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Angelergues, J. (2016). Éloge des pères [In Praise of Fathers] by Simone Korff-Sausse Hachette, Paris, 2009; 157 pp; €13.50. Int. J. Psycho-Anal., 97(4):1174-1178.

(2016). International Journal of Psycho-Analysis, 97(4):1174-1178

Éloge des pères [In Praise of Fathers] by Simone Korff-Sausse Hachette, Paris, 2009; 157 pp; €13.50

Review by:
J. Angelergues

This elegantly written book by Simone Korff-Sausse sets out to challenge the claim that one very often comes across in the media that ‘there are no fathers any more …’. The book rejects that claim as alarmist, highly ideological and devoid of any scientific basis. Society as we know it today is accused of restricting the role of fathers and of more or less creating a ‘fatherless society’ in which all values will be destroyed and violence will reign supreme. The author refutes that indictment.

Fathers may, however, have become the object of a negative hallucination. They have not disappeared but they have changed, and it is on that point that the originality of this book makes itself felt. Korff-Sausse quotes Diderot: “There is no form of government, the prerogative of which is to be immutable”, and extends that statement to the family situation. In her view, the old model of the paterfamilias has had its day - modern fathers have invented new ways of being fathers, of being more ‘present’ and closer to their children, from birth onwards.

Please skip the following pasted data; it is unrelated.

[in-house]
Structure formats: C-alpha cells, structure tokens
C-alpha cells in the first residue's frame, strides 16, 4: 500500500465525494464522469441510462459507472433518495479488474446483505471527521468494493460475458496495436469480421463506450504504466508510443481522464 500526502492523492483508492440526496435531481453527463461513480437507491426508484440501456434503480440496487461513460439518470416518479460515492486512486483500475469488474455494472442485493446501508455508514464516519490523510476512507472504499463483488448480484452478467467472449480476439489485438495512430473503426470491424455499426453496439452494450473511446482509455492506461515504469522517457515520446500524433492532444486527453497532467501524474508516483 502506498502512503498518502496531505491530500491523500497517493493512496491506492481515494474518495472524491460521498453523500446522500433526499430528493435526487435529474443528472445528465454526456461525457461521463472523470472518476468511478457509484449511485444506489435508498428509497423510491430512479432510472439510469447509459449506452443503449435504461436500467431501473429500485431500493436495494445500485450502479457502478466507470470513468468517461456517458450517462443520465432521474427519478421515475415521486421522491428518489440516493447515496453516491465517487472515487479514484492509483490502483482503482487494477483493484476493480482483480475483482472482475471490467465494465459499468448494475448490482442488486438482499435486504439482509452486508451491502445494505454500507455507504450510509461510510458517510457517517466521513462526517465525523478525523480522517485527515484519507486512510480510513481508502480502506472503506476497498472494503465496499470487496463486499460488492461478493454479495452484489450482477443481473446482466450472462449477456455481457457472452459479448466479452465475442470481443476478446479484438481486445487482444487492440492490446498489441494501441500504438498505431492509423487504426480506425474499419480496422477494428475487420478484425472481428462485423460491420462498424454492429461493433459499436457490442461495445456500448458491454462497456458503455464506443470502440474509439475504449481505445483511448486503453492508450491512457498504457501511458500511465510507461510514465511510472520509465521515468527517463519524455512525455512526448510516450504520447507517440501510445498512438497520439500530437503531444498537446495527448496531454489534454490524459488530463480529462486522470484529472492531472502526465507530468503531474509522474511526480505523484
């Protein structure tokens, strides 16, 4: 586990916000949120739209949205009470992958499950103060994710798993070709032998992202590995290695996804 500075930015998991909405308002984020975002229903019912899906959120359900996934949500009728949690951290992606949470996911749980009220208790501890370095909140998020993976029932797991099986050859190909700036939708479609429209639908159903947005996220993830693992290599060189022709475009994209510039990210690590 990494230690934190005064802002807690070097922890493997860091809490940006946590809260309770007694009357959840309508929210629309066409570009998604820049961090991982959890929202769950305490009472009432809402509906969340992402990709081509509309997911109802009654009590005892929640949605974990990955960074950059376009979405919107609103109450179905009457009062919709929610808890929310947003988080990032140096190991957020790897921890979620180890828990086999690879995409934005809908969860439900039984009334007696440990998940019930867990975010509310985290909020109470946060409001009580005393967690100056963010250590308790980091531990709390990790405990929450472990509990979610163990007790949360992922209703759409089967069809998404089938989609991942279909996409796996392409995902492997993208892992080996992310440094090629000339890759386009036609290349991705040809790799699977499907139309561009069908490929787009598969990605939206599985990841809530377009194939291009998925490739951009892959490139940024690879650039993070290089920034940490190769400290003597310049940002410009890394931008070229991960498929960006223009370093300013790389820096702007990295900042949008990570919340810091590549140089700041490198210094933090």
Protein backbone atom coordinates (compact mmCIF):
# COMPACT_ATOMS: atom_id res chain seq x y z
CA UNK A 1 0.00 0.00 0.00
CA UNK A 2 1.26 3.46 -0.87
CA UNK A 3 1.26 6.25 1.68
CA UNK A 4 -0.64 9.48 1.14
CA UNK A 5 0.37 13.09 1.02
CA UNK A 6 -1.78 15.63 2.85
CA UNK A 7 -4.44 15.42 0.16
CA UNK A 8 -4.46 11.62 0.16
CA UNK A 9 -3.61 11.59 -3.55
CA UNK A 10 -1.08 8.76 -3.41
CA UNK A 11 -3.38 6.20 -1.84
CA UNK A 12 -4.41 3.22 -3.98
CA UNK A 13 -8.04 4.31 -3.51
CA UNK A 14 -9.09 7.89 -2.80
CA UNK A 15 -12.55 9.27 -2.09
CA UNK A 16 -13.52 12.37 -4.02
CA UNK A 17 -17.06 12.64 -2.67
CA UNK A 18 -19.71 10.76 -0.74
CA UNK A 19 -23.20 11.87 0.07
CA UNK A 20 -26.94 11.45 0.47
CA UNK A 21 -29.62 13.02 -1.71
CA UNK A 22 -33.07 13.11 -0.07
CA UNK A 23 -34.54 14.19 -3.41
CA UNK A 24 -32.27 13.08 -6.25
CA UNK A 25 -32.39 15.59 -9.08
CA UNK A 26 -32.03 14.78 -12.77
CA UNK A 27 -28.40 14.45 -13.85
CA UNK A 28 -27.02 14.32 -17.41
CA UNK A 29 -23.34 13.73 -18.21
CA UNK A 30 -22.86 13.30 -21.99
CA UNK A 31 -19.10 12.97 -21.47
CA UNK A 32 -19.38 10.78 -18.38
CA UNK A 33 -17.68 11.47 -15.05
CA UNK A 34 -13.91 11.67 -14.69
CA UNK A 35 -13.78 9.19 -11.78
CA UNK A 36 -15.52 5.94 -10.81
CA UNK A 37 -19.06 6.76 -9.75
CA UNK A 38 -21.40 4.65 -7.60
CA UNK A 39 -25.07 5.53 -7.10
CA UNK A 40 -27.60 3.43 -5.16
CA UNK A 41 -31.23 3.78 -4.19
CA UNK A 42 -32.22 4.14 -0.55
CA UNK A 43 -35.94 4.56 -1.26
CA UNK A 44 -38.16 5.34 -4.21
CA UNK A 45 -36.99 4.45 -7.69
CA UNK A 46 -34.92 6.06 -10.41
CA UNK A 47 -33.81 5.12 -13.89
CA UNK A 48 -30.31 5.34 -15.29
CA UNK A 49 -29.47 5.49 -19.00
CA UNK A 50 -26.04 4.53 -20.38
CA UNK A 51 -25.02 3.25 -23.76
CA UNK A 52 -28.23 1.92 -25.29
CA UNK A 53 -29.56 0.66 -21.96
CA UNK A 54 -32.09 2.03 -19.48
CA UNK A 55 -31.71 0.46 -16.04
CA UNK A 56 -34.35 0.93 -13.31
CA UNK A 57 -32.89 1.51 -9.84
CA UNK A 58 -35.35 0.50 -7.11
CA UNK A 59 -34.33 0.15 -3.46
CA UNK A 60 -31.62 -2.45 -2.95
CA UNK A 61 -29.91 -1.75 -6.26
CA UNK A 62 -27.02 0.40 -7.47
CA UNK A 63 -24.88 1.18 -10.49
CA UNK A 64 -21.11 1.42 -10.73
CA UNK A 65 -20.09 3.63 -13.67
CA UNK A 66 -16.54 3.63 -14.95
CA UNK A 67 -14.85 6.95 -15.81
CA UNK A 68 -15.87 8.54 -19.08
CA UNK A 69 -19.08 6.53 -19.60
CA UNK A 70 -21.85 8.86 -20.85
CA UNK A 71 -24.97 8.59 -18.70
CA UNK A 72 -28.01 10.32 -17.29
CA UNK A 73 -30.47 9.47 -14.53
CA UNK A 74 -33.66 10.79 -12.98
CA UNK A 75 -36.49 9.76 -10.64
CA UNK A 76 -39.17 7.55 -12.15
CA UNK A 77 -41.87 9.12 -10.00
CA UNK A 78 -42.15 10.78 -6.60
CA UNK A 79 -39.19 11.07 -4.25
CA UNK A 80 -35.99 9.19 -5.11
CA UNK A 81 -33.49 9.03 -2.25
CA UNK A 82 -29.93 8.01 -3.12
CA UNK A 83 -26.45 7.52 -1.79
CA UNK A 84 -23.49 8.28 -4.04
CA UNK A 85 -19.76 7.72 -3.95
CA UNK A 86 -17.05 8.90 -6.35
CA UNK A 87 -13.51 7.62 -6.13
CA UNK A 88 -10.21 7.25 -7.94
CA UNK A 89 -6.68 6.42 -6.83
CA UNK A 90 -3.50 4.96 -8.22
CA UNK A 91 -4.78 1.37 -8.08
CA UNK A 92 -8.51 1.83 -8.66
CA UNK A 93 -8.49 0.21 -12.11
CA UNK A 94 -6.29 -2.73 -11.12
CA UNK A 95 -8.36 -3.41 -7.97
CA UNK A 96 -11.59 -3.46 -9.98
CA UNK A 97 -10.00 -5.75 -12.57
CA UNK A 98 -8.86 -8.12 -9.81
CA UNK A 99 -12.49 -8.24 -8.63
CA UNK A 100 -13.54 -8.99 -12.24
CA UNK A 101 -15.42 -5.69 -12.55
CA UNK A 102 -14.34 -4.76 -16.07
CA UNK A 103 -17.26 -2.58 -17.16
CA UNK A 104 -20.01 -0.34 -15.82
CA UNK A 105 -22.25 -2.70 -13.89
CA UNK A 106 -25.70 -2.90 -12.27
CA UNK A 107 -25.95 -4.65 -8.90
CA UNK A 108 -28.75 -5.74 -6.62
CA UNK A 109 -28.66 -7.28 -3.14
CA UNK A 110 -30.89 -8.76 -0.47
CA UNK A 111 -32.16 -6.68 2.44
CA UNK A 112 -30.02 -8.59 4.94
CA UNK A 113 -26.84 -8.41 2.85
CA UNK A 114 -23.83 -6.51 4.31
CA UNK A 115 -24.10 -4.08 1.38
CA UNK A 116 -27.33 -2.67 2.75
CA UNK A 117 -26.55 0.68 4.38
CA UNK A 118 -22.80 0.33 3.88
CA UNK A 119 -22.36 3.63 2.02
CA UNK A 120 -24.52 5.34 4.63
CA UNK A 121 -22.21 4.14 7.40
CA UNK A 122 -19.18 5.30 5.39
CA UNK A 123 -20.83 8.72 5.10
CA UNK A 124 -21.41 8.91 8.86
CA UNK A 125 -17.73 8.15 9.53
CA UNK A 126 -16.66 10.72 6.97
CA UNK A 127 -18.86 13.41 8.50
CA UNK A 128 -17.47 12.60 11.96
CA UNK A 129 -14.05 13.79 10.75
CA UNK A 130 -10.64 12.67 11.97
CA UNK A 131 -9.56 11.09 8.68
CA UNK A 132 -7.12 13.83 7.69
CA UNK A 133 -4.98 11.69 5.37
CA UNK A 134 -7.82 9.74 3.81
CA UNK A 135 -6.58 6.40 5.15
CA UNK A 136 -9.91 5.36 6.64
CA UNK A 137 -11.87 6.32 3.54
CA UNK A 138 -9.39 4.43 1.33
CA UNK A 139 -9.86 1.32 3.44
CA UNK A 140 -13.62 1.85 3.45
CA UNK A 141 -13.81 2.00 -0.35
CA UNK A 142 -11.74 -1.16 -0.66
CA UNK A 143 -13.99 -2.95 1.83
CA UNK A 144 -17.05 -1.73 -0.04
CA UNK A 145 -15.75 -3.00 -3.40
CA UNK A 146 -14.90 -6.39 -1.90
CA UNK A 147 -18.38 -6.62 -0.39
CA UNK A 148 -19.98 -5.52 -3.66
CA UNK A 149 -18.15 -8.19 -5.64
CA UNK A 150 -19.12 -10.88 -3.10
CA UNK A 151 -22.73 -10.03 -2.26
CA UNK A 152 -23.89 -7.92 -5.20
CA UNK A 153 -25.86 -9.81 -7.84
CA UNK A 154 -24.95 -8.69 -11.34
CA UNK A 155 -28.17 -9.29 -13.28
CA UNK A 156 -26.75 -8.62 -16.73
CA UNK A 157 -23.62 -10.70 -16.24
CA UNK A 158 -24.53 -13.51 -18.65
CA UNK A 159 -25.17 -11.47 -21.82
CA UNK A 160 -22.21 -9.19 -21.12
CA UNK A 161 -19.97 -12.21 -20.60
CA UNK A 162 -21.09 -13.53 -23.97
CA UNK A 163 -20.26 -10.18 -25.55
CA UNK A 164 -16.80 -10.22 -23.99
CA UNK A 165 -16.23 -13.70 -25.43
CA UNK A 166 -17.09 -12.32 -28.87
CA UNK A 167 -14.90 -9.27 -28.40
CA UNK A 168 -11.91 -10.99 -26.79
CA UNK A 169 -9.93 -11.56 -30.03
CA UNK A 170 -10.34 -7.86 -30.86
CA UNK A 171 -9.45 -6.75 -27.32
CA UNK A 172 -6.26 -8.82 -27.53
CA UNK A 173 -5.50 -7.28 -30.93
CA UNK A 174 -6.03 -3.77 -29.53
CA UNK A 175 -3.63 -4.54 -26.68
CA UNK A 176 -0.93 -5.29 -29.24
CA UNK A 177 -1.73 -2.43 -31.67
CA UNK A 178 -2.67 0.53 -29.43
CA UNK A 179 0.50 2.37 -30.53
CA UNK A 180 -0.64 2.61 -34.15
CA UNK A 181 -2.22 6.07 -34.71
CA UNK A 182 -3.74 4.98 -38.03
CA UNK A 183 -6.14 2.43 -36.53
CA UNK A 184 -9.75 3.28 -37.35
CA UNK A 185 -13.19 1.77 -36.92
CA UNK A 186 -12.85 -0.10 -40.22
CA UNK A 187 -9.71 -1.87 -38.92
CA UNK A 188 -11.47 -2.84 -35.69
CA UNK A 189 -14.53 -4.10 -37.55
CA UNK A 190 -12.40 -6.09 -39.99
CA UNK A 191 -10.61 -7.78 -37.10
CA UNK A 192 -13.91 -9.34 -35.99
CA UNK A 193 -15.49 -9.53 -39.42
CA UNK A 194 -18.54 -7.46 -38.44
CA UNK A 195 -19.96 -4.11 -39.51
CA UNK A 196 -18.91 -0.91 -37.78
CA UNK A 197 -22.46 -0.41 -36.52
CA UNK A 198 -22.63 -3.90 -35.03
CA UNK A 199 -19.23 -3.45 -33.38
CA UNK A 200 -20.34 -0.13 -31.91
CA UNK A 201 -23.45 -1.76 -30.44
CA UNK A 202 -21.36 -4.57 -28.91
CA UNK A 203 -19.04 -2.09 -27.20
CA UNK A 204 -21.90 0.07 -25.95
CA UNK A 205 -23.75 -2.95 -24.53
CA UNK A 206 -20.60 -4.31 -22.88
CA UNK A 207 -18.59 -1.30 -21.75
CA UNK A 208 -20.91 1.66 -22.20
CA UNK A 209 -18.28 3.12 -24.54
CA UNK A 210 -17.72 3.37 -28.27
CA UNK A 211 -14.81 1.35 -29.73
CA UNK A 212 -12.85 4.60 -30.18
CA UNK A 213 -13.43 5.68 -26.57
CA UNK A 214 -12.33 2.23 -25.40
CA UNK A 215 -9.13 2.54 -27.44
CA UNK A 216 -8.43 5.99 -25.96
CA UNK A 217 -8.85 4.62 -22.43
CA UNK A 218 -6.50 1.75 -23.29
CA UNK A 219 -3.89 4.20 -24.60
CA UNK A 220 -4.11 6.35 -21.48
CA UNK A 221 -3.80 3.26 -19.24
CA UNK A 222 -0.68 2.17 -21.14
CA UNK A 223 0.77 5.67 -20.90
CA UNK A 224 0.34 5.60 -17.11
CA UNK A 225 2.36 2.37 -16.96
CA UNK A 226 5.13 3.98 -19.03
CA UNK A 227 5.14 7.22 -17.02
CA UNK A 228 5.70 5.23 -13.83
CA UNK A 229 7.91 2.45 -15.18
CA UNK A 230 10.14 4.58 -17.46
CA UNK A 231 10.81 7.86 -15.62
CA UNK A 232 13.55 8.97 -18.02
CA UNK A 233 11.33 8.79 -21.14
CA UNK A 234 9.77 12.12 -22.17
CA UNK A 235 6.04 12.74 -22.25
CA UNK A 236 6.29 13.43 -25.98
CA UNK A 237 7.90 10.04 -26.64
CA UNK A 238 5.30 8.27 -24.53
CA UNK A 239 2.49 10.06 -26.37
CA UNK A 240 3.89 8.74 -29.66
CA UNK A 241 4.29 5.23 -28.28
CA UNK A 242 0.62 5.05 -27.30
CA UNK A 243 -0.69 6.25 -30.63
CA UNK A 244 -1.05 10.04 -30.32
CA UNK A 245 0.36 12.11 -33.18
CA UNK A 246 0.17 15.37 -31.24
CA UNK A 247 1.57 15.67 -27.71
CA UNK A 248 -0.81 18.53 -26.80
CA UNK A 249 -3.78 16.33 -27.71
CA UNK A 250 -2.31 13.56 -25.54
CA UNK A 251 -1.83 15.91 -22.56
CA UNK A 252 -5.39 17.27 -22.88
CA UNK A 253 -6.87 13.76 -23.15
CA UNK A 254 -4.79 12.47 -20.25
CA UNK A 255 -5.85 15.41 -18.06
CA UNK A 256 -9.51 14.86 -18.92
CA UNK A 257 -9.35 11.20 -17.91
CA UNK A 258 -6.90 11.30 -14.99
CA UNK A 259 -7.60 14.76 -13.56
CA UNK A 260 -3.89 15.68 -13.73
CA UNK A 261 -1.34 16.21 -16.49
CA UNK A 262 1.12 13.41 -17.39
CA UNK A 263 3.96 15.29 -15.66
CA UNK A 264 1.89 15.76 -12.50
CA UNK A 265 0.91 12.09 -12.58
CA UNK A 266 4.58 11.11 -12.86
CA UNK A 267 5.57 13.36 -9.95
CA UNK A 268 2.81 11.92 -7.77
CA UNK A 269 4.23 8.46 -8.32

Korff-Sausse reminds us that the fact that fathers are very present in the life of their family and of their children is something we see every day, particularly in our clinical work. This is perhaps not such a recent occurrence as one may think, even though the post-1968 period did see an increase in this phenomenon. All in all, it is probably more a matter of a change in the image that we have of fathers in contemporary society than a modification of their place in reality: can the image of a father, shaped more by ideology than by the reality of his presence nowadays in the life of his family, evolve towards a representation drawn from the reality of emotional life in the family? It goes without saying that Korff-Sausse is solidly in favour of such an evolution, which she considers to be almost a little revolution …

Korff-Sausse suggests that we practitioners should begin by putting our own house in order.

[This is a summary excerpt from the full text of the journal article. The full text of the document is available to journal subscribers on the publisher's website here.]

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